We take a brief look at billionaire Elon Musk’s usage of Twitter, how and why he makes such use of the platform, and what Mr Musk’s interactions can teach businesses about using Twitter.
Who Is Elon Musk?
South African-born, business magnate Elon Musk, is the CEO, early investor and Product Architect of Tesla Inc, and Chief Engineer at SpaceX, as well as co-founder of Neuralink, and OpenAI. Musk formed bank X.com, which merged with Confinity in 2000 to create PayPal which was bought by eBay in 2002 for $1.5 billion. Musk also set up the tunnelling and engineering company called ‘The Boring Company’ which is reported to be working on hyperloop transport projects. Elon Musk is ranked second on the Forbes rich list with an estimated 151bn, although other lists rank his wealth as much higher.
Elon Musk is known for his Twitter interactions, some of which have had seismic results. For example, back in 2018, Musk was reported to have made what turned out to be the most expensive tweet in the world. The tweet(s), about taking the Tesla company private using ‘secured’ funding cost him not just his role as Chairman for 3 years, but also a $20m (£15m) fine, and some damaging accusations of fraud.
Musk also faced a defamation trial after a short Twitter spat with a British cave diver who played a leading role in the rescue of 12 boys and their soccer coach from a flooded cave in Thailand. It was reported that after the cave diver labelled Musk’s offer to provide a mini-submarine for the rescue a ‘PR stunt,’ Mr Musk made a series of tweets aimed at the rescuer, one of which referred to him as “pedo guy”. Musk apologised for the tweet.
Climate Carbon Crisis Cash?
Back in January, Musk famously took to Twitter to pledge a prize of $100 (£73 million) prize, through Xprize Foundation, to whoever could develop the best technology to remove carbon dioxide (which is generated from burning fossil fuels) from the air.
Recently – Sanders Showdown & Customer Service Tweets
Some more recent Twitter battles that Musk has been involved in include:
– Going after U.S. Senator Bernie Sanders after Mr Sanders tweeted that the extremely wealthy should pay their fair share of taxes. Musk’s replies made the point he doesn’t take a cash salary or bonus, but only has stock, which means that the only way for him to pay taxes personally is to sell stock. Mr Musk then held a Twitter poll among his followers to decide whether he should sell some stock. After his followers said he should, Musk sold nearly $7bn of shares in Tesla, which resulted in a fall in the Tesla share price.
– Personally tweeting a reply within 3 minutes of a complaint by a Korean owner over a problem with the Tesla app. Musk also came back with an update about the issue 5 hours later.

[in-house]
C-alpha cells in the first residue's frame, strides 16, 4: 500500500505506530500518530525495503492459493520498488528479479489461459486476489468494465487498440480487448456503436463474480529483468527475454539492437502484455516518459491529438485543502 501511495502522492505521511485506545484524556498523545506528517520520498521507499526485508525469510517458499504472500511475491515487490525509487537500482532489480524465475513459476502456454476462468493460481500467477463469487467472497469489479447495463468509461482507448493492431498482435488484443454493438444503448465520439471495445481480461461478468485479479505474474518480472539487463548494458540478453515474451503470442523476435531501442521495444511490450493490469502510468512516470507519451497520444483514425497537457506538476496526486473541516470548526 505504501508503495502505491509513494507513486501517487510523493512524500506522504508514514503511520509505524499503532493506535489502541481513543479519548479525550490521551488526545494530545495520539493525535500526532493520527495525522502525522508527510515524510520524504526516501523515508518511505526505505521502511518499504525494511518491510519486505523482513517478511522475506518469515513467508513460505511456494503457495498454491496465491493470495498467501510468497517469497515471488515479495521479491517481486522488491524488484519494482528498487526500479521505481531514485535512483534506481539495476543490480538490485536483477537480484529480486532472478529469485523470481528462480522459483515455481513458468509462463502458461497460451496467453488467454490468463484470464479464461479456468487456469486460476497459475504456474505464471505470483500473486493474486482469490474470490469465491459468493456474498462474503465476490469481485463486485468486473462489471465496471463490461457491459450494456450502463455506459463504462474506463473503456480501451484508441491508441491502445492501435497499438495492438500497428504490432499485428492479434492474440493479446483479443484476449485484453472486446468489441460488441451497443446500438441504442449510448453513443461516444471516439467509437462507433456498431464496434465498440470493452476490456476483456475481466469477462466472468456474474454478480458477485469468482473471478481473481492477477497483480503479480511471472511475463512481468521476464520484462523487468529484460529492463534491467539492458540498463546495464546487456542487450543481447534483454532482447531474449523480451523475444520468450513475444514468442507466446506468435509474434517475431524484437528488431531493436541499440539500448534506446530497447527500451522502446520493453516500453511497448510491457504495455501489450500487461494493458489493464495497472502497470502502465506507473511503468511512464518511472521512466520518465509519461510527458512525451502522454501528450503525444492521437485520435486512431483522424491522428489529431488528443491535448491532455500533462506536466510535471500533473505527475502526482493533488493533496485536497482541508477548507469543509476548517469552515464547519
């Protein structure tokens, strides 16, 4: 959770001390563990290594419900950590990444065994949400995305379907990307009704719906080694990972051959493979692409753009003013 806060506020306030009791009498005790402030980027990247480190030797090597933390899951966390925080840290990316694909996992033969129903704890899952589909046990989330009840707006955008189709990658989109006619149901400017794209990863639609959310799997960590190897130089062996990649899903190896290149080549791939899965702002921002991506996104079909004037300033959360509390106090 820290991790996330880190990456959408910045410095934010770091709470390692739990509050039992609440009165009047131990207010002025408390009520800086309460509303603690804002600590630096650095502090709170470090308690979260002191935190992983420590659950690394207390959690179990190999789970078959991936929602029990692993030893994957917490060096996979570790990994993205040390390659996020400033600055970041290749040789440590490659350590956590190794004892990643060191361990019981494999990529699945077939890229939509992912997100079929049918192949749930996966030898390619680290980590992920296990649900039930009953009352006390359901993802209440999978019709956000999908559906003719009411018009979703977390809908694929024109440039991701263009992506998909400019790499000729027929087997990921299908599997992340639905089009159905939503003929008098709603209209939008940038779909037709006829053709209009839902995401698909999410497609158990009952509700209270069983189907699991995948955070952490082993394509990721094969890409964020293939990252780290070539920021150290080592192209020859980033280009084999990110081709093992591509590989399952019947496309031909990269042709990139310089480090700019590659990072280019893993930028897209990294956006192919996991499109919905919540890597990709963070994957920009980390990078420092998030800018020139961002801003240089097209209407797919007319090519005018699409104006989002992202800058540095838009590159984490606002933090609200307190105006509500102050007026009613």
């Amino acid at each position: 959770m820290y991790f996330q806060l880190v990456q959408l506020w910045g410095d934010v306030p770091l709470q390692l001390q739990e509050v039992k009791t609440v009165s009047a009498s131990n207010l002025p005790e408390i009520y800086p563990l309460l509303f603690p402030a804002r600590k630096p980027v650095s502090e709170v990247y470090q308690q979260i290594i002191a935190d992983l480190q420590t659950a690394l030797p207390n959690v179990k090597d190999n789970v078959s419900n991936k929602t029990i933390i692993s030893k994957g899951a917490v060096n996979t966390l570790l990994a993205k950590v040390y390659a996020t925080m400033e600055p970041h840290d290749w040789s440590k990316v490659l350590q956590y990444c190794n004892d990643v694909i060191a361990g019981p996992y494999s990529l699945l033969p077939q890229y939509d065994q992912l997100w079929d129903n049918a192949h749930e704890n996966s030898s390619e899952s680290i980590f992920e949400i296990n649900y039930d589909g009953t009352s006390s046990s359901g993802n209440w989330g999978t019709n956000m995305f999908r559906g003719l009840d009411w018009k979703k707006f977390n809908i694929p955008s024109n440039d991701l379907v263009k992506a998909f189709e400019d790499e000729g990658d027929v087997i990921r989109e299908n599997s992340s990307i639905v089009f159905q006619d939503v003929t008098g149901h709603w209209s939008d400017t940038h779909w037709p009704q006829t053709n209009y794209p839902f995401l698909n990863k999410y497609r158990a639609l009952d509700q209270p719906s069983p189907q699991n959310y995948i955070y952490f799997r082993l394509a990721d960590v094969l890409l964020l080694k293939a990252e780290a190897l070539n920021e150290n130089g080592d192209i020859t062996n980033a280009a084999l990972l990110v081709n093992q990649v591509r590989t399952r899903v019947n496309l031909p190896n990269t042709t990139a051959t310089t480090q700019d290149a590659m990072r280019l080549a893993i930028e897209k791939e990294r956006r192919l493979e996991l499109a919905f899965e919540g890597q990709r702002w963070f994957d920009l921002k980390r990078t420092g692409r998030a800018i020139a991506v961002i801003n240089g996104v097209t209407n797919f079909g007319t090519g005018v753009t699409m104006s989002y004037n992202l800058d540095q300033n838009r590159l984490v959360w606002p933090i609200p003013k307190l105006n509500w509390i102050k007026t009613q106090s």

Despite Mr Musk’s lawyer arguing in a defamation case that Twitter is “infamous for invective and hyperbole,” and that Twitter users expect to hear opinions and not facts, Elon Musk makes frequent use of the platform, often to make Tesla announcements. Some of the reasons why Musk tweets in the way that he does may include:
– Instant, direct reach to all interested parties, including investors. Elon Musk has around 30 million followers. The platform’s effectiveness in bypassing traditional media (so that opinion must follow the message rather than shape it) was shown by how former US President Donald Trump used Twitter.
– Brand communications value. Unlike advertising, tweeting is free and with millions of followers, Musk can have a huge impact for (very) low cost.
– Strengthening an image. The way that Musk tweets (e.g., with sometimes controversial comments) and with the expectation that he could personally comment in anything from a single customer complaint to comments from politicians appears to strengthen his image as maverick and someone with an innovative, entrepreneurial spirit, strengthen his own brand image (and value), retain investor interest, and keep him in the public eye.
– Taking risks. For a billionaire, whose words can have an enormous impact on the value and brands of companies, taking to Twitter can be a risk (e.g., of saying the wrong thing). It could be argued that perhaps this risk is part of the attraction and/or it could be a way that Musk can feel/show himself to be an equal to and have the same freedoms in some ways as anyone else by allowing himself to express his own opinions freely online.
– Creating a buzz. Expressing opinions in an informal way can create not just a media buzz about Musk and his companies but can also stir up debate.
– Getting instant market intelligence and opinions. With so many followers, Musk can use Twitter as an instant gauge of opinion that can feed into making important business decisions.
What Does This Mean For Your Business?
Although Elon Musk’s wealth, fame, and audience size make him by no means a typical Twitter user, his use of the platform highlights both its value as a low-cost, direct, impactful communications channel to an opted-in, interested audience, but also how tweets should be thought about carefully first (e.g., where they concern a business and its investors) and how entering into personal spats can be damaging. Its instant, conversational nature can, therefore, help businesses to respond quickly in a way that is helpful to customers but can also be risky if used too spontaneously. Twitter can help build the personality aspects of a company and can help stakeholders feel more in touch with a company.